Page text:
An Amazon warehouse. Photo by hnnbz on Flickr
It’s the London Book Fair this week, and I was kindly invited to speak at its Digital Minds session on Monday. These are the slides that I created for the talk. (Plus the CC-licensed photo, as above.)
Obviously, for book publishers the terror over the past few years is that Amazon is going to eat up everything, laying waste to the old book-buying system and forcing down the prices they can ask while at the same time everyone dumps paper books in favour of Kindles.
For publishers, that looks like the worst kind of lock-in.
But I prefer a data-driven approach: look at the numbers, and the numbers in a broader context. Amazon provides pretty clear financial results (with useful breakdowns by geography and segment), and there are also useful datasets from book publishers about the size of the UK market. (I focussed on the UK market because that’s what was available, but if anyone wants to pay me to do a bigger study relating to other countries, get in touch :-))
Here’s the presentation:
A few words to add extra context (since I did actually talk too – this wasn’t just a mime show). The numbers relate to the slide number.
5) and 6) yeah, Amazon does sell beer, but my more general point is that these declines in numbers (of petrol filling stations and pubs open in the UK) are due to structural changes in society, not something Amazon has done. If you ascribe changes to the wrong cause, you’ll come up with the wrong solution to it.
7) Clearly, the decline in independent bookshops (overlaid onto the right-hand chart, showing the growth in book sales and ebook sales) predates ebooks – though not Amazon itself. This doesn’t look at concentration of the industry; I didn’t look at the simple number of books published. I think that has gone up, even excluding ebooks.
9) figures taken from Amazon’s results, and using a four-quarter moving average. The international media sales (red line) actually went negative in the most recent quarter, while US media sales (blue line) went to just 1%. “Media” covers everything from books to DVDs.
10) data from the Pew Research Center in the US, which does very robust studies. They haven’t found any growth in ereader ownership since January 2014. There’s a natural ceiling on ereader desire-to-buy.
11) Ereaders are popular with people who read a lot of books. The difference between the median and mean numbers here tell us this is a skewed population – those who read a lot really read a lot. They’re likely to have an ereader. But not everyone will get an ereader. The eager buyers have bought one.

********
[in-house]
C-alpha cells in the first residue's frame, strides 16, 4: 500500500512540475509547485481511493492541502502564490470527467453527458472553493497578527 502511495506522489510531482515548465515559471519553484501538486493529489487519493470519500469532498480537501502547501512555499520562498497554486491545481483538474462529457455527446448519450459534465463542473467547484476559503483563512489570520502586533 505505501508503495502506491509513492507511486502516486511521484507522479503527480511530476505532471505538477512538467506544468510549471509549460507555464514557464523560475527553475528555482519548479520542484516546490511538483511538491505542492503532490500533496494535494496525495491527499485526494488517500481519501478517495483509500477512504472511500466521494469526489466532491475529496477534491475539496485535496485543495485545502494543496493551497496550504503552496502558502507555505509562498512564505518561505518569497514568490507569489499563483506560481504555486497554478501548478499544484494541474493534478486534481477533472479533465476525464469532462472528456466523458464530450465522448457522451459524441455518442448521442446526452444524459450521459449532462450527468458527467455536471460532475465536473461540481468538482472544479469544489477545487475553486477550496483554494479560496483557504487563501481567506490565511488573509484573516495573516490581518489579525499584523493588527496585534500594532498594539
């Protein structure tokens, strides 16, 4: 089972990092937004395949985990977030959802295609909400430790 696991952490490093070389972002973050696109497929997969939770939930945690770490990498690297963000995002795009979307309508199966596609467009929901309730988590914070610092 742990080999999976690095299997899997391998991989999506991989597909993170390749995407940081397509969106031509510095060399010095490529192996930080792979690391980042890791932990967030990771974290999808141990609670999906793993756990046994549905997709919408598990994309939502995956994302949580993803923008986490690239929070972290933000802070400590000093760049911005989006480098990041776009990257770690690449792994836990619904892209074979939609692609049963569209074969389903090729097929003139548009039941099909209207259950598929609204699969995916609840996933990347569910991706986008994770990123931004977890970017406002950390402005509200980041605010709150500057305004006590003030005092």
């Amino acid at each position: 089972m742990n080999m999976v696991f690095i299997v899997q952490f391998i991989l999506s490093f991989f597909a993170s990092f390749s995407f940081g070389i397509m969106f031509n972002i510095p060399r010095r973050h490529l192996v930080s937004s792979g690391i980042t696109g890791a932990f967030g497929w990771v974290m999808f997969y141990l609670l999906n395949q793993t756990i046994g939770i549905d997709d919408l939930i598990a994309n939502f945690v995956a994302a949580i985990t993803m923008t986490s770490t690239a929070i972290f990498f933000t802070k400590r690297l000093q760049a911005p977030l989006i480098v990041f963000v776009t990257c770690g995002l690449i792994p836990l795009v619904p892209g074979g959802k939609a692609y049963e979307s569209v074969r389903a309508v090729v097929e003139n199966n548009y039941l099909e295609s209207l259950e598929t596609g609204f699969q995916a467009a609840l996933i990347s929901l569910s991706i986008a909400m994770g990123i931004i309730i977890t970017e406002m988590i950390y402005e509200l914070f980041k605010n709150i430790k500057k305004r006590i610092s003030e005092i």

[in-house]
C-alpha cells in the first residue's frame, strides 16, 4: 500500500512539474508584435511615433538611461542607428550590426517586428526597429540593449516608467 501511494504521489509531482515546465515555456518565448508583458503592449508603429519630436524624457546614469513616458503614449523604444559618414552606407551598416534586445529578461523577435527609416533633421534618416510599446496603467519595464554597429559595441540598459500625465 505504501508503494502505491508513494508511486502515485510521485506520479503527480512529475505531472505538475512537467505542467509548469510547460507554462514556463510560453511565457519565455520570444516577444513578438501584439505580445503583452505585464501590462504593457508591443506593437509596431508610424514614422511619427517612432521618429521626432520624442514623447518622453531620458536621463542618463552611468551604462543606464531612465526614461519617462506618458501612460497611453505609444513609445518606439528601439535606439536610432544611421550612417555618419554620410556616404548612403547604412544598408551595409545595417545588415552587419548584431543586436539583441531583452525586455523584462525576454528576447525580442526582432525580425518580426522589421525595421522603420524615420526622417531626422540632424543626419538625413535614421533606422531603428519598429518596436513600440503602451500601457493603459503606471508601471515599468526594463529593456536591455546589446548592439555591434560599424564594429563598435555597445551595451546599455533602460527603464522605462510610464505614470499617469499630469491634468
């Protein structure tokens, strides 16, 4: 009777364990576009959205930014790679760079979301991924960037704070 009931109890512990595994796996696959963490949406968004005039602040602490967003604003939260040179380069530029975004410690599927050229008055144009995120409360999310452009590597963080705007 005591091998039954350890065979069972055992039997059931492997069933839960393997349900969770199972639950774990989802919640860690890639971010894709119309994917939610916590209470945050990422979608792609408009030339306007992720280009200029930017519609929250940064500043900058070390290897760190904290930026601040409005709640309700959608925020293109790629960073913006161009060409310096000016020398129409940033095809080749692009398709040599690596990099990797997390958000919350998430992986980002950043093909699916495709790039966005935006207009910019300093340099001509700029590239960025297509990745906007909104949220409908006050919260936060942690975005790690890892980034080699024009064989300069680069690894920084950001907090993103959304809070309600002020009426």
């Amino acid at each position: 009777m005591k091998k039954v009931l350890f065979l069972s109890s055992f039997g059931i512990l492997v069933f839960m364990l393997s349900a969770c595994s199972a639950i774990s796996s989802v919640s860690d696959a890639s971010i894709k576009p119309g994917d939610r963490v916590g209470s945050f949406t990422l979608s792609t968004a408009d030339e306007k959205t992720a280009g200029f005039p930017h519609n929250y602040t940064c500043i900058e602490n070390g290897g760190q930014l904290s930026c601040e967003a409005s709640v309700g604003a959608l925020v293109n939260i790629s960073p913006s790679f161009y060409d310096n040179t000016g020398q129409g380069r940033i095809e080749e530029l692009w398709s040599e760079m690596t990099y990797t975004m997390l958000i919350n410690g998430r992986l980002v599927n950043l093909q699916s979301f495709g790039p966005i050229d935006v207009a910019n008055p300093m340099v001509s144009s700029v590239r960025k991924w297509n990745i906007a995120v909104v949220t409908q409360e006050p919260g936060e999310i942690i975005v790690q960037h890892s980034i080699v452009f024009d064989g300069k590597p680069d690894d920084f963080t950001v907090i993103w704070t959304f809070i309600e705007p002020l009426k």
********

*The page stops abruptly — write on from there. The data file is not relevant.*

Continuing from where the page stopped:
13) See? New sales of Kindles have pretty much halted. Other more recent stories confirm this.
14) 30m Kindles sold in total is a lot – but compare that to total population in the US+Europe of about 500m. It’s not taking over the world.
15) 16) Amazon turns out not to be so great at making hardware that people want to buy.
17) Even in tablets, the rest of the market is growing, but the Kindle Fire HD isn’t doing much. Total about 30m sold (my calculation), also throughout US and Europe – but doubt there’s a lot of book reading going on with them; they’re for other media.
20) You may be able to think of another ebook that a “standard” publisher was able to turn into a bestselling book that was then made into a big film. (The Martian is being made into a film with Matt Damon. Looking forward to that.)
22) Amazon’s FCF (free cash flow) is a hot topic, at least in some quarters. The company shows very little profit, but its FCF is great. Isn’t it?
23) Well, the use of capital leases means that – rather as with the Labour government and PFI – the spending is all being pushed off the balance sheet and into a sort of future reckoning. Great as long as nobody worries about it; bad if Wall Street does worry about it.
24) you can just skip to this one if you want the conclusions.
Thanks for reading. I’m happy to come and give speeches at all sorts of events on topics like this.